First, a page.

“We have also given as much thought as our natural powers will permit to Professor Huxley’s celebrated lecture On the Physical Basis of Life, so that what we may say in this volume as to the tendency of modern scientific thought may be free from ignorant misstatement.
Compressing his theory within the closest possible limits, it may be formulated thus: Out of cosmic matter all things are created; dissimilar forms result from different permutations and combinations of this matter; matter has “devoured spirit”, hence spirit does not exist; thought is a property of matter; existing forms die that others may take their place; the dissimilarity in organism is due only to varying chemical action in the same life-matter – all protoplasm being identical.
As far as chemistry and microscopy goes, Professor Huxley’s system may be faultless, and the profound sensation caused throughout the world by its enunciation can be readily understood. But its defect is that the thread of his logic begins nowhere, and ends in a void. He has made the best possible use of the available material. Given a universe crowded with molecules, endowed with active force, and containing in themselves the principles of life, and all the rest is easy; one set of inherent forces impel to aggregate into worlds, and another to evolve the various forms of plant and animal organism.
But what gave the first impulse to those molecules and endowed them with that mysterious faculty of life? What is the occult property which causes the protoplasms of man, beast, reptile, fish, or plant, to differentiate, each ever evolving its own kind, and never any other? And after the physical body gives up its constituents to the soil and air, “whether fungus or oak, worm or man”, what becomes of the life which once animated the frame?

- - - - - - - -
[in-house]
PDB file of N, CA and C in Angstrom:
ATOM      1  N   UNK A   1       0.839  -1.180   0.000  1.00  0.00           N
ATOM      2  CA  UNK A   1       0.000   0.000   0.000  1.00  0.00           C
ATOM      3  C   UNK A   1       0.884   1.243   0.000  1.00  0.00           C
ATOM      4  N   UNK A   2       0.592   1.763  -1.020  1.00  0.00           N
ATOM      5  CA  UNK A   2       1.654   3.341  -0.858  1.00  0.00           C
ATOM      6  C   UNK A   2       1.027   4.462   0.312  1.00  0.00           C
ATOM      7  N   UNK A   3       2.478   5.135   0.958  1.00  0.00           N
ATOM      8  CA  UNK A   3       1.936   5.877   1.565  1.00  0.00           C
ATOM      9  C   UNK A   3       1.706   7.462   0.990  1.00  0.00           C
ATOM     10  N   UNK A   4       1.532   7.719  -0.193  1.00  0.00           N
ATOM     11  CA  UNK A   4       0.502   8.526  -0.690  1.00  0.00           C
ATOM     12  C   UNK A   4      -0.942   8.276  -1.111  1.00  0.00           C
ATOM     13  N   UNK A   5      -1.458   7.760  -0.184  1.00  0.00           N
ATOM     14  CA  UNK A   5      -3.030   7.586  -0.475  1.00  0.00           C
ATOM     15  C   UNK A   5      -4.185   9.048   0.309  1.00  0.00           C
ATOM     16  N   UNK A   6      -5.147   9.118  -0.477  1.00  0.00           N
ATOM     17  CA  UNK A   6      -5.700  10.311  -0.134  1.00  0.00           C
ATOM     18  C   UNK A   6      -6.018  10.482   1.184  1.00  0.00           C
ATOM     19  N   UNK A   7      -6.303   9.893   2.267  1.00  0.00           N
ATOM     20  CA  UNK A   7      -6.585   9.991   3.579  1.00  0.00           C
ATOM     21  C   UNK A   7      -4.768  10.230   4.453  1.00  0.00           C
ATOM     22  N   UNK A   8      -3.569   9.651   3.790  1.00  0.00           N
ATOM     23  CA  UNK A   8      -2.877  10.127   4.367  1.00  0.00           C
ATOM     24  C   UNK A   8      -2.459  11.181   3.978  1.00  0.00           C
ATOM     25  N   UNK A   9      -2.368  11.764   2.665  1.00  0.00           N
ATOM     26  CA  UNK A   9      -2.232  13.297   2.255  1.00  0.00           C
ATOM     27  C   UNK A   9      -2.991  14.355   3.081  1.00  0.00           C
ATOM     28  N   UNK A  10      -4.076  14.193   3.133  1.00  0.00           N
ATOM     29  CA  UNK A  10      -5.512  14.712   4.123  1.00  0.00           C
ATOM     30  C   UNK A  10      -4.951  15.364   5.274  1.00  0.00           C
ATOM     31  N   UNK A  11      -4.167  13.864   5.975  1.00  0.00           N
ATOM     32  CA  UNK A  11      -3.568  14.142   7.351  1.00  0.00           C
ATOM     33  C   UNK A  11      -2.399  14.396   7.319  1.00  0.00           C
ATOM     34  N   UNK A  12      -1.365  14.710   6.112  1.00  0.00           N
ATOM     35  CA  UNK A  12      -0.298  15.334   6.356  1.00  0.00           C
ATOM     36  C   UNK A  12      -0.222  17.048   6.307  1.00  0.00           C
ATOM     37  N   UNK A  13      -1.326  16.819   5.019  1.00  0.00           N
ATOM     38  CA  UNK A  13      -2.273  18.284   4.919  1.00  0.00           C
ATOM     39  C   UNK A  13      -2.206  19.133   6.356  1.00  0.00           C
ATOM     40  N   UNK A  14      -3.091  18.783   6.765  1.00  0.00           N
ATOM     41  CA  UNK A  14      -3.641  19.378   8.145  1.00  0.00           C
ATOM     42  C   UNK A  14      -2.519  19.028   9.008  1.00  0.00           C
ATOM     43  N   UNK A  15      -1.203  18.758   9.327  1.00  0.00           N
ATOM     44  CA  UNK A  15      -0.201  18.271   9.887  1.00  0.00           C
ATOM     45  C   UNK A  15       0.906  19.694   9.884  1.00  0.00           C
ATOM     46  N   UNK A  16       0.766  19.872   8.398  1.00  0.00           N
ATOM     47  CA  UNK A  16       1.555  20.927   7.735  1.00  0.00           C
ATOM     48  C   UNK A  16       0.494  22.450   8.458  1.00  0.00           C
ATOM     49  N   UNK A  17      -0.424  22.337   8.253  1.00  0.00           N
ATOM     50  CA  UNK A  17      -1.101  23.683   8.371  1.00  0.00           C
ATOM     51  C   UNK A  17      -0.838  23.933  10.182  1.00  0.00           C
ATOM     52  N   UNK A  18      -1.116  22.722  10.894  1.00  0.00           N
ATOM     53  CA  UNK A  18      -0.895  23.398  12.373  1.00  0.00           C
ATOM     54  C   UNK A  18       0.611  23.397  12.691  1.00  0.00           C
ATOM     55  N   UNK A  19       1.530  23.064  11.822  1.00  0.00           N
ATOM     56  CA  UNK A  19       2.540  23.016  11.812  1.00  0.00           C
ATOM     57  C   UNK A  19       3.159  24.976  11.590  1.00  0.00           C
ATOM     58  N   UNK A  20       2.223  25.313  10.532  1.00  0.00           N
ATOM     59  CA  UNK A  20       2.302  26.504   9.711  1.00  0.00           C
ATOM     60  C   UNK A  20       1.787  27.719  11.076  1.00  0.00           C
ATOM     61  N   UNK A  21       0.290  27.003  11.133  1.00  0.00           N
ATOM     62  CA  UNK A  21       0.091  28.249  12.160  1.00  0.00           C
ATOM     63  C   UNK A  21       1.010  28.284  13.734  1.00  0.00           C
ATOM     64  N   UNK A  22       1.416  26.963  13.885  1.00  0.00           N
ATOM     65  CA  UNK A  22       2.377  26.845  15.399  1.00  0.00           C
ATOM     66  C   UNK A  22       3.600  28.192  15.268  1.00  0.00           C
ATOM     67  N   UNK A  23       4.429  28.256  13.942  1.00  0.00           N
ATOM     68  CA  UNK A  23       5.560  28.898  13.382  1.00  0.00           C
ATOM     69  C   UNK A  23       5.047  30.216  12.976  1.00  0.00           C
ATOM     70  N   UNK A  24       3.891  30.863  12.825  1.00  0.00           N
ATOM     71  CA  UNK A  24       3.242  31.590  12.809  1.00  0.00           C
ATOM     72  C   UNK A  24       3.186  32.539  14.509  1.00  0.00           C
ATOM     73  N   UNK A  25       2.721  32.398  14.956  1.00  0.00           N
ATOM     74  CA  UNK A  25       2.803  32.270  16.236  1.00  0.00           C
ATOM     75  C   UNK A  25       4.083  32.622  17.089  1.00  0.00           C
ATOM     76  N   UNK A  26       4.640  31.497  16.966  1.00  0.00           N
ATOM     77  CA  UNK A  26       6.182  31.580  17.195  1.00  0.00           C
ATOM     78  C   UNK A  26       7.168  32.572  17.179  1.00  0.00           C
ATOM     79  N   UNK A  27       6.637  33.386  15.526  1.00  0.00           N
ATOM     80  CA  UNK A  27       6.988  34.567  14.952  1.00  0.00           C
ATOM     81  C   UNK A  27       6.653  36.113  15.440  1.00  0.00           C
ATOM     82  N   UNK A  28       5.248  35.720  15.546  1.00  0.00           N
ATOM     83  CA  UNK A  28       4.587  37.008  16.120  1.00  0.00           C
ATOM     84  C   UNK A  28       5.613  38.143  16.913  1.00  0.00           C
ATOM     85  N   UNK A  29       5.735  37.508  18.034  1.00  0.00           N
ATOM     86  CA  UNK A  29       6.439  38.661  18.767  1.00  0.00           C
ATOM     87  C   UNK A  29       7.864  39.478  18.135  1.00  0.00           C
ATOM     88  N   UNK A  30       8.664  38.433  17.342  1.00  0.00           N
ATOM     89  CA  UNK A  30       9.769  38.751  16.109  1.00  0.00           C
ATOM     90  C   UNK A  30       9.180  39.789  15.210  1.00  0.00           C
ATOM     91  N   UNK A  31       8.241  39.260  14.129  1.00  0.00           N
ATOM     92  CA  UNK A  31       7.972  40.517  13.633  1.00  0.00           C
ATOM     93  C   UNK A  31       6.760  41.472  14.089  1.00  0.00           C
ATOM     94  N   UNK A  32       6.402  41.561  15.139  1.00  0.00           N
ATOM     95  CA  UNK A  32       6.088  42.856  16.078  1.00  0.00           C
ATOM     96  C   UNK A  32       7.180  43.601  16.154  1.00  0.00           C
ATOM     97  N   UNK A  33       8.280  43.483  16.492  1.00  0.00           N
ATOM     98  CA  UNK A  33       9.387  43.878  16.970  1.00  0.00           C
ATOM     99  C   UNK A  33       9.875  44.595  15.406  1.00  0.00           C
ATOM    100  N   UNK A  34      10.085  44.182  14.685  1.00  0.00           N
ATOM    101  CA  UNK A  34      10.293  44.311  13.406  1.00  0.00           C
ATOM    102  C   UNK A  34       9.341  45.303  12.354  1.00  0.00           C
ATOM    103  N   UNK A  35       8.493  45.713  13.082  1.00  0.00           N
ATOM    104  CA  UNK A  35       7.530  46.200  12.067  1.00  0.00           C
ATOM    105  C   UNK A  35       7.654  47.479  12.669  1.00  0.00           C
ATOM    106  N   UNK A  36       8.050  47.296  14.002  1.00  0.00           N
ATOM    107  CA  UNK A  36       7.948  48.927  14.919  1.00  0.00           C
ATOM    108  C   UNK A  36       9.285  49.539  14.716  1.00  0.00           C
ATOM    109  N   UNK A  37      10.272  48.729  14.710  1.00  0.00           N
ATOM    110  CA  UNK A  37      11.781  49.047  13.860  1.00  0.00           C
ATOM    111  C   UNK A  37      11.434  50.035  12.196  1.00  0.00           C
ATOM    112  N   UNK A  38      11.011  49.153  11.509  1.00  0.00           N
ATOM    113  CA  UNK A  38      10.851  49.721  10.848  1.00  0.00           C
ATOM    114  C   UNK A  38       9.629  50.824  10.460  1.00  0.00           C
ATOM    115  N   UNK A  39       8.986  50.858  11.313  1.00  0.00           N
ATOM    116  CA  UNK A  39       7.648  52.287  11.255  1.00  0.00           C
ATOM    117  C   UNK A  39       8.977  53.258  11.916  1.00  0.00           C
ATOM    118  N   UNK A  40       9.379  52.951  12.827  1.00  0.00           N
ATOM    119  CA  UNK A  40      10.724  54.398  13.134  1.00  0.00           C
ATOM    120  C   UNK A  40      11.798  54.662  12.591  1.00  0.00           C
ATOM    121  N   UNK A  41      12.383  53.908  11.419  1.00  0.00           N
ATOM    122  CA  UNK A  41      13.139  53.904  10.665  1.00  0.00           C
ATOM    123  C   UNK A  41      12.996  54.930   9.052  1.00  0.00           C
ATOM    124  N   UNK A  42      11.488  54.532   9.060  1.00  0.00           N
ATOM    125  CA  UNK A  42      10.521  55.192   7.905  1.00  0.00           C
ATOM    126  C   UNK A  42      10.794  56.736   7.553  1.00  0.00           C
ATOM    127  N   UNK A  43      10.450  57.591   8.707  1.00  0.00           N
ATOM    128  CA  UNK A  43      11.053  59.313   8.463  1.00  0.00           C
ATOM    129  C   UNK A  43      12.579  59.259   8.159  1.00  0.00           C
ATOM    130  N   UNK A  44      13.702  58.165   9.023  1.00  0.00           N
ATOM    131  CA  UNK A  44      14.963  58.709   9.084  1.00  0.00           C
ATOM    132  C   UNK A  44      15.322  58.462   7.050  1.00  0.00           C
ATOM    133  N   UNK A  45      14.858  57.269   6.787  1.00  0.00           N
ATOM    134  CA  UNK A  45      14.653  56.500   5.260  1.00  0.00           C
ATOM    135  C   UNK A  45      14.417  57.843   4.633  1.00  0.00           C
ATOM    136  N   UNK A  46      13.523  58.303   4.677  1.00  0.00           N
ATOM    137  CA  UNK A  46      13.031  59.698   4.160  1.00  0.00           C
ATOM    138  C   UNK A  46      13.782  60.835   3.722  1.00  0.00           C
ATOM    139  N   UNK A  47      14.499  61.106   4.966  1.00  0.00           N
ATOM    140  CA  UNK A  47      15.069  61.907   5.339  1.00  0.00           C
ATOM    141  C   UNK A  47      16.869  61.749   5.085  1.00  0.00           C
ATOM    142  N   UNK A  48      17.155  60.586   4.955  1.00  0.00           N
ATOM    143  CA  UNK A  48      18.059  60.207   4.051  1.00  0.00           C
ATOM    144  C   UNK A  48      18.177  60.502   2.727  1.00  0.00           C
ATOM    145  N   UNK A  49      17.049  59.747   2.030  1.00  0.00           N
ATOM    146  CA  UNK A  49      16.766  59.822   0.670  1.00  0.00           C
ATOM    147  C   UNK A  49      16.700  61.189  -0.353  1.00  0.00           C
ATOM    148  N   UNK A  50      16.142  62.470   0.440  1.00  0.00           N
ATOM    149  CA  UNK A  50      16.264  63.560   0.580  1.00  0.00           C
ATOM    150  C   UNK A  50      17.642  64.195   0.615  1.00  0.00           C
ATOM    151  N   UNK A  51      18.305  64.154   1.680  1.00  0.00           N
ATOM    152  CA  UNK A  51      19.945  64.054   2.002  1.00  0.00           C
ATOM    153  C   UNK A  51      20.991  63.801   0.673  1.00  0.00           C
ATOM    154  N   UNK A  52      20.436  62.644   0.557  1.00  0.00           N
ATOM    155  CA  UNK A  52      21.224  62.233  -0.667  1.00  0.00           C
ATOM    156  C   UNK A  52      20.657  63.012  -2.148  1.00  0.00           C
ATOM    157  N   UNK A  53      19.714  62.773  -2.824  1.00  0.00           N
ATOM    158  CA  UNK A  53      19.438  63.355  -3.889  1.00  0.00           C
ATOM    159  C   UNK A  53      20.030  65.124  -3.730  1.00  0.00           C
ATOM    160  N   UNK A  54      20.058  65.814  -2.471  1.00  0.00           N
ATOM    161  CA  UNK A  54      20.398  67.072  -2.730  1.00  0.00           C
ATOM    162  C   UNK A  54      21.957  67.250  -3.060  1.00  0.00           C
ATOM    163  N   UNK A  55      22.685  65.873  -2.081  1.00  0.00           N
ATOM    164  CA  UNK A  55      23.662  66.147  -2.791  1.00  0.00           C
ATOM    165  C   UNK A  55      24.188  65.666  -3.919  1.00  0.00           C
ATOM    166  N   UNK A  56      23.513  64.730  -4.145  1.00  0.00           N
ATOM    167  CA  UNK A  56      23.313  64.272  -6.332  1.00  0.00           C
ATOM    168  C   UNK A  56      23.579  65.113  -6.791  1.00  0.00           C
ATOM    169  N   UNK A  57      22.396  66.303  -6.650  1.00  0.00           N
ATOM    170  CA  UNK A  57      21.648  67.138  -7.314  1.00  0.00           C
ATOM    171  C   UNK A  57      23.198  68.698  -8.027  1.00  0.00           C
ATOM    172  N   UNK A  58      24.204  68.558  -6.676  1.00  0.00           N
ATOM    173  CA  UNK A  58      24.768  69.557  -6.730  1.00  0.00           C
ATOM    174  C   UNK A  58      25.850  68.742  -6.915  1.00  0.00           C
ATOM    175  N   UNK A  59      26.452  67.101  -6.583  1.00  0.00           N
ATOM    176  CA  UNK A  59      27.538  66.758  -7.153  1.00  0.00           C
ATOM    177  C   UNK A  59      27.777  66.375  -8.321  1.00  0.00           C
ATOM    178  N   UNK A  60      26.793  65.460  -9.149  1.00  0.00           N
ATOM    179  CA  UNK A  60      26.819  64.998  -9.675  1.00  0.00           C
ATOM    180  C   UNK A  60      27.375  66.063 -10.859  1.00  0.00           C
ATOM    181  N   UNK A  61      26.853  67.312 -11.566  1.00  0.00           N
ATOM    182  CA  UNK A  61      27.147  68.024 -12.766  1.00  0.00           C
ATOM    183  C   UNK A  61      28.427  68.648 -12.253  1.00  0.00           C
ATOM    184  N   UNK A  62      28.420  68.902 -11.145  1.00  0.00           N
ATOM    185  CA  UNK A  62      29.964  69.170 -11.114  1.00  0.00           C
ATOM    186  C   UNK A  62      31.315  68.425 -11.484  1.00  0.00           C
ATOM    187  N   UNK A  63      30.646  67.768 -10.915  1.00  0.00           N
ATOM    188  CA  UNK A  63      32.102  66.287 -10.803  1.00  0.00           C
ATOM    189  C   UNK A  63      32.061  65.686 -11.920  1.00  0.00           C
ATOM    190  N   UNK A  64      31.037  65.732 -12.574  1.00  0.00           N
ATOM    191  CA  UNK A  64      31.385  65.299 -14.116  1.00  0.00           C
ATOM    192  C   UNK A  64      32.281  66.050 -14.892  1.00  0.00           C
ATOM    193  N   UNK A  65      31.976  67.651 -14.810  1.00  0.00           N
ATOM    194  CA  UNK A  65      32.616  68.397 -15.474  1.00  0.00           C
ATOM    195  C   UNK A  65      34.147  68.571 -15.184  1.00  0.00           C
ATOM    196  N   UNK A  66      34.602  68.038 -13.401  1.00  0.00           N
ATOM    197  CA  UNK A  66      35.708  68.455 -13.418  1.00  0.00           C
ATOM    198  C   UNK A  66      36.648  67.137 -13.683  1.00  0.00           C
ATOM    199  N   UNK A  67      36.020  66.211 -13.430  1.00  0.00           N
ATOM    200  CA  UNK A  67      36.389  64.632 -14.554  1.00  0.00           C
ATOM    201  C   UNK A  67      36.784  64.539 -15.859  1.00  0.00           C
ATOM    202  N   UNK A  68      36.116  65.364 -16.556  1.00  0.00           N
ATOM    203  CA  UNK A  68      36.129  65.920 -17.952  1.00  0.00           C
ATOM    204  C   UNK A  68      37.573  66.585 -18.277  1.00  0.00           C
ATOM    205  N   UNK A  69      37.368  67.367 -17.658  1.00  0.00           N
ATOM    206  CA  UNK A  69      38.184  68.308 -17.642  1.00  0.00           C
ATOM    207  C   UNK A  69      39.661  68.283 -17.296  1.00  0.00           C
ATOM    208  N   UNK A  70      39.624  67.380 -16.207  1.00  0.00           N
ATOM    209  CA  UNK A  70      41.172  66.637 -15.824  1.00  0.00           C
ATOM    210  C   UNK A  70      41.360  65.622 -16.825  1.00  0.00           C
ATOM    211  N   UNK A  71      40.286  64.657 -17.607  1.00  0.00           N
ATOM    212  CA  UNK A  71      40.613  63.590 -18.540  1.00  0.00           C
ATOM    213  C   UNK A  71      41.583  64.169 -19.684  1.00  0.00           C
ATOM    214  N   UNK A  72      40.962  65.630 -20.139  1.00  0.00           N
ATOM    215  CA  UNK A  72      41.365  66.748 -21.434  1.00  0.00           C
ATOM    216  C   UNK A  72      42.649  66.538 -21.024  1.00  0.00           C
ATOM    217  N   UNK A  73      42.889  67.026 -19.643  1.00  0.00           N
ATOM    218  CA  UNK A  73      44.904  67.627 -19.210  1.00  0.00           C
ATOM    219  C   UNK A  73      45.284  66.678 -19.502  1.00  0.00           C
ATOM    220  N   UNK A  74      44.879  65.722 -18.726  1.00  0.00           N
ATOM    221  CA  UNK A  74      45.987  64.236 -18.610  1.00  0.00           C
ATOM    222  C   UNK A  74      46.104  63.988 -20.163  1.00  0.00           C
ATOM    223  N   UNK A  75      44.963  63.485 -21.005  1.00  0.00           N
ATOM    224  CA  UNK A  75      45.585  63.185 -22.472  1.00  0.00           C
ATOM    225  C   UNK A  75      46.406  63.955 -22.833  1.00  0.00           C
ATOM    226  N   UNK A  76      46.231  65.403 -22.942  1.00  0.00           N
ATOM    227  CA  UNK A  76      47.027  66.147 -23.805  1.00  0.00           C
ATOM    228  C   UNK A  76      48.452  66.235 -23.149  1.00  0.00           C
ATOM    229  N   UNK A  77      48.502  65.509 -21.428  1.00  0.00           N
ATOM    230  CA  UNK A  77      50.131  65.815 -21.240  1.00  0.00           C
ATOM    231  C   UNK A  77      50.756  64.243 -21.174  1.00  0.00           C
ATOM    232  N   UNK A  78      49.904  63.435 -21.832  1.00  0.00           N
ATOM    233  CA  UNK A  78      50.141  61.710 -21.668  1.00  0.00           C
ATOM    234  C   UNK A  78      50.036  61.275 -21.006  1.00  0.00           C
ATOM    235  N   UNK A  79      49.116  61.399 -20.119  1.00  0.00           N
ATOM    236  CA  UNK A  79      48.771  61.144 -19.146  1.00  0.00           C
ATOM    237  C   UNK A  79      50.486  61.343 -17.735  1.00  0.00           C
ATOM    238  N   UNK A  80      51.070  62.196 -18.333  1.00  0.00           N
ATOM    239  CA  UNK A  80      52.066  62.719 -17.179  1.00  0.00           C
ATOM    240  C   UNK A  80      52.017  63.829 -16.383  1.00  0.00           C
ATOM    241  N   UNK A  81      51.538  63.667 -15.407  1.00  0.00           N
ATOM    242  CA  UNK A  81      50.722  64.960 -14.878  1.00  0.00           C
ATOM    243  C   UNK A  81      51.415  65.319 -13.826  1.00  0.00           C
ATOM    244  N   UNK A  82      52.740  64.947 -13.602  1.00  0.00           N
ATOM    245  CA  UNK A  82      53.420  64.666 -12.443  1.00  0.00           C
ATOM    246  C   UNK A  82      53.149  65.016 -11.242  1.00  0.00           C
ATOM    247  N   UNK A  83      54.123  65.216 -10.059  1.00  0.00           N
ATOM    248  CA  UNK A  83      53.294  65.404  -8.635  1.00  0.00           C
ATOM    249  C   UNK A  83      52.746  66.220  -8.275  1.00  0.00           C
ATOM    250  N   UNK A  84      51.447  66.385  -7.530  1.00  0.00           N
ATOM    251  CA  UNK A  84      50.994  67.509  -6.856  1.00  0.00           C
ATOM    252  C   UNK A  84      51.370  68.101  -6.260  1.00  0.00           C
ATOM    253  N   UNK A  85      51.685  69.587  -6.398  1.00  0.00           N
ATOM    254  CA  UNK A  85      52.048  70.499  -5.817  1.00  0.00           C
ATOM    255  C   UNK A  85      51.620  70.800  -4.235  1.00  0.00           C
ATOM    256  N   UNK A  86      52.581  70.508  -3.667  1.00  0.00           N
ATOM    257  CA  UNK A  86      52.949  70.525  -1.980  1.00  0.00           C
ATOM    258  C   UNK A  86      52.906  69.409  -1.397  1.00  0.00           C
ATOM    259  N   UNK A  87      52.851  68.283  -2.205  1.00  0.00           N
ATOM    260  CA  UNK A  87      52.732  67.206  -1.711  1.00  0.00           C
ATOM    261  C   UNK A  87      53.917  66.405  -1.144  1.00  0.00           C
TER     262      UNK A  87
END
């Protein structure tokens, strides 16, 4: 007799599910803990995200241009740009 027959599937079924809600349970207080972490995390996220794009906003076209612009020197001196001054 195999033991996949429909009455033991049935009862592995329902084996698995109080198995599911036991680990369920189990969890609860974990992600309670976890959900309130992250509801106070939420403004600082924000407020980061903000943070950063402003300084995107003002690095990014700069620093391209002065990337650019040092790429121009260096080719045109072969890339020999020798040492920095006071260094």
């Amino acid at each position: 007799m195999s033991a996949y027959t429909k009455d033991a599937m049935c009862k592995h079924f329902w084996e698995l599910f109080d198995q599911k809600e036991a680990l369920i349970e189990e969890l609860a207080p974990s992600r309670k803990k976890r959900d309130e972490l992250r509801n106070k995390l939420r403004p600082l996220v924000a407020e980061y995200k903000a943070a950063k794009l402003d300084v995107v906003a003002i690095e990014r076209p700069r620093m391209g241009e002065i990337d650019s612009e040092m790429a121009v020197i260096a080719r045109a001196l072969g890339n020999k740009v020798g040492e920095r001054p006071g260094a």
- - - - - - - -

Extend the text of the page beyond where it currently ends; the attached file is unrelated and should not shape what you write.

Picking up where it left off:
Is the law of evolution, so imperative in its application to the method of nature, from the time when cosmic molecules are floating, to the time when they form a human brain, to be cut short at that point, and not allowed to develop more perfect entities out of this “preexistent law of form”? Is Mr. Huxley prepared to assert the impossibility of man’s attainment to a state of existence after physical death, in which he will be surrounded with the new forms of plant and animal life, the result of new arrangements of now sublimated matter?
He acknowledges that he knows nothing about the phenomena of gravitation; except that, in all human experience, as “stones, unsupported, have fallen to the ground, there is no reason for believing that any stone so circumstanced will not fall to the ground.”
But, he utterly repels any attempt to change this probability into a necessity, and in fact says: “I utterly repudiate and anathematize the intruder. Facts I know, and Law I know; but what is this necessity, save an empty shadow of my own mind’s throwing?”
It is this, only, that everything which happens in nature is the result of necessity, and a law once operative will continue to so operate indefinitely until it is neutralized by an opposing law of equal potency.
Thus, it is natural that the stone should fall to the ground in obedience to one force, and it is equally natural that it should not fall, or that having fallen, it should rise again, in obedience to another force equally potent; which Mr. Huxley may, or may not, be familiar with.
It is natural that a chair should rest upon the floor when once placed there, and it is equally natural (as the testimony of hundreds of competent witnesses shows) that it should rise in the air, untouched by any visible, mortal hand. Is it not Mr. Huxley’s duty to first ascertain the reality of this phenomenon, and then invent a new scientific name for the force behind it?”
H. P. Blavatsky